This bike rack caught my eye because it's a shining example of form over function. It's a fantastic piece of manufacturing and looks good, but it's quite obviously a useless piece of crap for locking bicycles to (the bent rusty front wheel illustrates this nicely!). Plus it's hidden out the way down the side of the building instead of outside the entrance & visible.....sigh.

This spot is obviously the favourite nicked bike dumping area. We counted at least 7 bikes and 2 shopping trolleys amongst other stuff.
Near Great Ancoats now and you start to find some big apartment buildings. The new metro line goes right past here as well and there is a fair bit of ground works going on. You can stay on the towpath here and come off somewhere near the BDP Architects building on Ducie St, but we chose to come off and zip down the roads to get under Picadilly train station and over to Canal Street where you can rejoin the towpath.

Canal St is one of nicest parts of the city centre. Infact such a good job has been done of creating a pleasant, relaxed, traffic free daytime environment on Canal St that I propose British Waterways should join forces with the LGF and embark on a pioneering revival of the Northwest's waterways.

Once you are back onto the towpath you are heading towards Castlefield with it's city centre living atmosphere,  bridges, viaducts, bars & restaurants and.......hmmm what is it that makes this place so nice?...no cars blasting around.

Once you are outside of Castlefield the towpath reverts back to the thin sticky sand-gravel stuff. 

Our journey on the canals ended at Throstle Nest Bridge where we used the excellent segregated facility (Pavement) to partially negotiate the Mega roundabout of death and begin to head towards the Fallowfield Loop.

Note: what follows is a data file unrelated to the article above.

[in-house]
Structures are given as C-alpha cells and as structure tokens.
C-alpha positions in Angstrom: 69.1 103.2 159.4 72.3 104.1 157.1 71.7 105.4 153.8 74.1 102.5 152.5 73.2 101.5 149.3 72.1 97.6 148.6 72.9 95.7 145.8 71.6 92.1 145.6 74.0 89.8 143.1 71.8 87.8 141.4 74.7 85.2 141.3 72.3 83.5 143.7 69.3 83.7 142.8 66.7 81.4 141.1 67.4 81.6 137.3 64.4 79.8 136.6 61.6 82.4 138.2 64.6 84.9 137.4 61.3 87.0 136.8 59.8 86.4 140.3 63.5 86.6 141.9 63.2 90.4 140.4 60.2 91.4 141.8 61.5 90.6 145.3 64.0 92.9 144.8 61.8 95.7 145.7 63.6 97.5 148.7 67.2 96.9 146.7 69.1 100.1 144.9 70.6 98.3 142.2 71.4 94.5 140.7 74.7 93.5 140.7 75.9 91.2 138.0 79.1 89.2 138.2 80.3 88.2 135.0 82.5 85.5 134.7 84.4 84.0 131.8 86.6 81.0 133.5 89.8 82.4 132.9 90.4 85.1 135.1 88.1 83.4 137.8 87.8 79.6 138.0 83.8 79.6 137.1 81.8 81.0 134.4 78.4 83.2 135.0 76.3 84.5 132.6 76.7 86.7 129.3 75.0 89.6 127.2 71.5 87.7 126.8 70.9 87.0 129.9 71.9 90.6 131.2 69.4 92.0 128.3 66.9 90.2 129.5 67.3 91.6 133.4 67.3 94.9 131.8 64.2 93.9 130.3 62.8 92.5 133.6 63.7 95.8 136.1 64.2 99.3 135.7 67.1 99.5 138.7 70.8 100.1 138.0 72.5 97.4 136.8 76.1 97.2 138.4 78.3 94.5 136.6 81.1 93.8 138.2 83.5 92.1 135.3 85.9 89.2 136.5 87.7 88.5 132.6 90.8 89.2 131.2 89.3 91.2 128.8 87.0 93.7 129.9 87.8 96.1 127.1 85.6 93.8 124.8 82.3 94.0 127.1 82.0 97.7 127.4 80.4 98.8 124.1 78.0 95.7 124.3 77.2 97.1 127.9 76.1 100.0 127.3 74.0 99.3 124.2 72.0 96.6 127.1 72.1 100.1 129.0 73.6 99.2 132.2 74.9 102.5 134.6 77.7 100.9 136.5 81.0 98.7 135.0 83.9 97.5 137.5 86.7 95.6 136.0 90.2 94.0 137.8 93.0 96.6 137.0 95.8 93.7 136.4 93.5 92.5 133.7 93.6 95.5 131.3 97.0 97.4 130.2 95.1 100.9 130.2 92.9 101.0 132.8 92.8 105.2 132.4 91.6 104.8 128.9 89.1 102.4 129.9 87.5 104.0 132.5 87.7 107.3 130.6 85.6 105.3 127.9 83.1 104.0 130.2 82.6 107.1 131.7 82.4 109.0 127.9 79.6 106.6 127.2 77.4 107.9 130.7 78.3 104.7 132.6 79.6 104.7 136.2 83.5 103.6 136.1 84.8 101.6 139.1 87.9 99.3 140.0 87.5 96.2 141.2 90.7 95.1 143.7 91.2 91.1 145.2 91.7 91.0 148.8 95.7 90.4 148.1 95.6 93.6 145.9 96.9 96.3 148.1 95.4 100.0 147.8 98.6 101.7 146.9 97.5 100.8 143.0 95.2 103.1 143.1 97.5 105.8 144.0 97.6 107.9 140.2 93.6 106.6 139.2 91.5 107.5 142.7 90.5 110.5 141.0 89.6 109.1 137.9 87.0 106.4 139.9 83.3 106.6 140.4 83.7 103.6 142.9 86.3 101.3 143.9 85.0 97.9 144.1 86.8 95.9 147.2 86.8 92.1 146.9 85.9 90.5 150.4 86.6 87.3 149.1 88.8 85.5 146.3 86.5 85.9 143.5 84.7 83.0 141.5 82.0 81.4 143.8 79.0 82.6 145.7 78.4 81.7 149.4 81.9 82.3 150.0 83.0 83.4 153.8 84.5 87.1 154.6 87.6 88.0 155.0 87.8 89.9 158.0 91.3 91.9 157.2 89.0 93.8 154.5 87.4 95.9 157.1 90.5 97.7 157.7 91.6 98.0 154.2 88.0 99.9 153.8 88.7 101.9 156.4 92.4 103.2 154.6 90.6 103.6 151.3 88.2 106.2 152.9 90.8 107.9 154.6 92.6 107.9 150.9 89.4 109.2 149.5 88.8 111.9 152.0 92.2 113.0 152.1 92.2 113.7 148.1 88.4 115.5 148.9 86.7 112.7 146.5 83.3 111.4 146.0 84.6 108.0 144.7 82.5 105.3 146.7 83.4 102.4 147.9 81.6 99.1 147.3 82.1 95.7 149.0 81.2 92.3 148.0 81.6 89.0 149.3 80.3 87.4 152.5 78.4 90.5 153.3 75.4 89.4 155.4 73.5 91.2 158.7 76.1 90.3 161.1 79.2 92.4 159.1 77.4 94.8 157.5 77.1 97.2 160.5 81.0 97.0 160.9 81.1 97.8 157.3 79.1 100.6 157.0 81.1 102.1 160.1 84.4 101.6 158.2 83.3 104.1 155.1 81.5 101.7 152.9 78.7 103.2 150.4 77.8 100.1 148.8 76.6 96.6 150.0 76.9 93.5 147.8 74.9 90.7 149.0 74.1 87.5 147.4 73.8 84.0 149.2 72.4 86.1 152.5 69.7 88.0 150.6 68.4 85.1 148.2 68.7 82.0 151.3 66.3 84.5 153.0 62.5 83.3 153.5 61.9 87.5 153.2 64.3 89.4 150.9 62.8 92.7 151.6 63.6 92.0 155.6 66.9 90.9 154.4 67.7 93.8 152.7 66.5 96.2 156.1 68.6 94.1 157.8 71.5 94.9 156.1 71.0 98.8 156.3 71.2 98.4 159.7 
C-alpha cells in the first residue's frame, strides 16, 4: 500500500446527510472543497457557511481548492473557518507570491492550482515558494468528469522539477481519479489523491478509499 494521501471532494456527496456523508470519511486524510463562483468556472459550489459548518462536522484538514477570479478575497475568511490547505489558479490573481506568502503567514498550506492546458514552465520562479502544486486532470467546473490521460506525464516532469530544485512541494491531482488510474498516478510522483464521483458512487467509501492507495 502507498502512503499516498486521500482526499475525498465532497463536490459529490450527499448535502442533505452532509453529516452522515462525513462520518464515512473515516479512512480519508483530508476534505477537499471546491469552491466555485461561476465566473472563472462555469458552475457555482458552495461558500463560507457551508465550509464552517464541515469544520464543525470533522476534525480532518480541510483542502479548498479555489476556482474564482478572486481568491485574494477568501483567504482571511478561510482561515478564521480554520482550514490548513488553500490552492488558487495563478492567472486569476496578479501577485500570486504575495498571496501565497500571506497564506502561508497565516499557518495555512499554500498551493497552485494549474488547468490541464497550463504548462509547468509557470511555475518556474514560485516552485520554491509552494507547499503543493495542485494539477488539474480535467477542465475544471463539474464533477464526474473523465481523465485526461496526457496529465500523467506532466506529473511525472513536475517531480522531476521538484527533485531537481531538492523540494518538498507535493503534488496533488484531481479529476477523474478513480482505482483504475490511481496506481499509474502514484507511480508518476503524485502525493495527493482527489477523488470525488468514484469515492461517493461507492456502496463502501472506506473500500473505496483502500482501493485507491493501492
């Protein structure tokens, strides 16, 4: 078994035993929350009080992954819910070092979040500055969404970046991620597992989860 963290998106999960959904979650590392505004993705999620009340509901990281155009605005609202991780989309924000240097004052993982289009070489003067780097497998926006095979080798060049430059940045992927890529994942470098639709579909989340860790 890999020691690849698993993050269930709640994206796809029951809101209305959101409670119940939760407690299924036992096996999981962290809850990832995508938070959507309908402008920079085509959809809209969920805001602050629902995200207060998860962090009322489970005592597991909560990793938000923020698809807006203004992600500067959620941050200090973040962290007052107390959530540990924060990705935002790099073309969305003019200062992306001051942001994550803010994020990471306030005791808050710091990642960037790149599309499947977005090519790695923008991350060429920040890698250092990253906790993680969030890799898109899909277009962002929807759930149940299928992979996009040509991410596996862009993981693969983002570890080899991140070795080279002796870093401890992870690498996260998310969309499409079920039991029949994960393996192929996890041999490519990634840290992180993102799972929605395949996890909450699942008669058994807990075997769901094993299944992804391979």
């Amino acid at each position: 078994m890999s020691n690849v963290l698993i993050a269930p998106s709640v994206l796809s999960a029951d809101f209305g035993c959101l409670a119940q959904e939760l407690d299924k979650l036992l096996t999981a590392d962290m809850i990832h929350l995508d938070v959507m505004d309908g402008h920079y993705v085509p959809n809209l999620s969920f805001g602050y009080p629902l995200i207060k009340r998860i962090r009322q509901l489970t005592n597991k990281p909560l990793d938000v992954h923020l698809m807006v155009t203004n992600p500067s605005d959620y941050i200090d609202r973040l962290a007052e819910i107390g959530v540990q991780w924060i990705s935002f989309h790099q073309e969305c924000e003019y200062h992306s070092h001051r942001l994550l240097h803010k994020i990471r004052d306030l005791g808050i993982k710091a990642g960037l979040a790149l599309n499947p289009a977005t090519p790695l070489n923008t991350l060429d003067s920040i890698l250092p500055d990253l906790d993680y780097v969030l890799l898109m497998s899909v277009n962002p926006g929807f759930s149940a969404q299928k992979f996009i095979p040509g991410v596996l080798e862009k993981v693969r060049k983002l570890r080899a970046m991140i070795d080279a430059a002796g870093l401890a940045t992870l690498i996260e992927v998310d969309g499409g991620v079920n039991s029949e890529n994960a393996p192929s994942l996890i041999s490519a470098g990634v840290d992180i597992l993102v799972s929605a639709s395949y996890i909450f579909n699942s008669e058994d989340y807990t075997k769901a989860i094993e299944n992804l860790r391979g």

On the Loop we met this little fella who I saw again the next morning, but this time at the complete other end of the Loop. So there you have it, the canals are good but the Loop is so good that stray kittens think its worth making Home. That's a seal of approval to be proud of :-)


  1. Even as an experienced cyclist, I only very recently started to cycle the mega roundabout of death. Even now I don't always ride it. I bet when they look at the accident stats and see the no cyclists were killed there, it is hailed as safe. The fact that no sane cyclist would use the damned thing seems not to be a problem.

    As for the canals, I love them. They are a great monument to our industrious past and they one of the few available routes which has no cars and actually leads to useful places. Looks like a nice outing

  2. The fact that no sane cyclist would use the damned thing seems not to be a problem.

    I love using that argument to our local council. It's a concept they never take on board...I wonder why :>D

    Nice pics as ever Jim - it's interesting how the state of the towpath changes from place to place. I rode from Audenshaw to Ashton down the towpath a few summers ago & still just about have my teeth intact. The surface was horrendous in places!

    The antenna is a HF beam for amateur radio. Ccchhhrrrkkkk...over & out ;>)

  3. Those cycle stands that secure the bike by one wheel are just shouting to Mr. Skally -“push me over and watch my wheel bend”. I will not use these as Mr. Scally did visit my bike.
    Good pics of your journey.

  4. Great pics! I must venture more that way, passed the City Centre... I love canals too, for me their history as well as their current charm make them such an enjoyable place for a nice walk/ride... shame about the neglect though.

  5. Glad you all enjoyed it. It's all about the nice big pics :) makes up for my lack of writing skills!.

    The canals are great, very peaceful to ride along (mostly). Them and routes like the Loop are the only genuine traffic free paths we have in MCR so they are worth visiting and making use of when possible.

    Apparently the Cheshire Ring is around 80 miles, which would be doable for a very long summers day of riding.....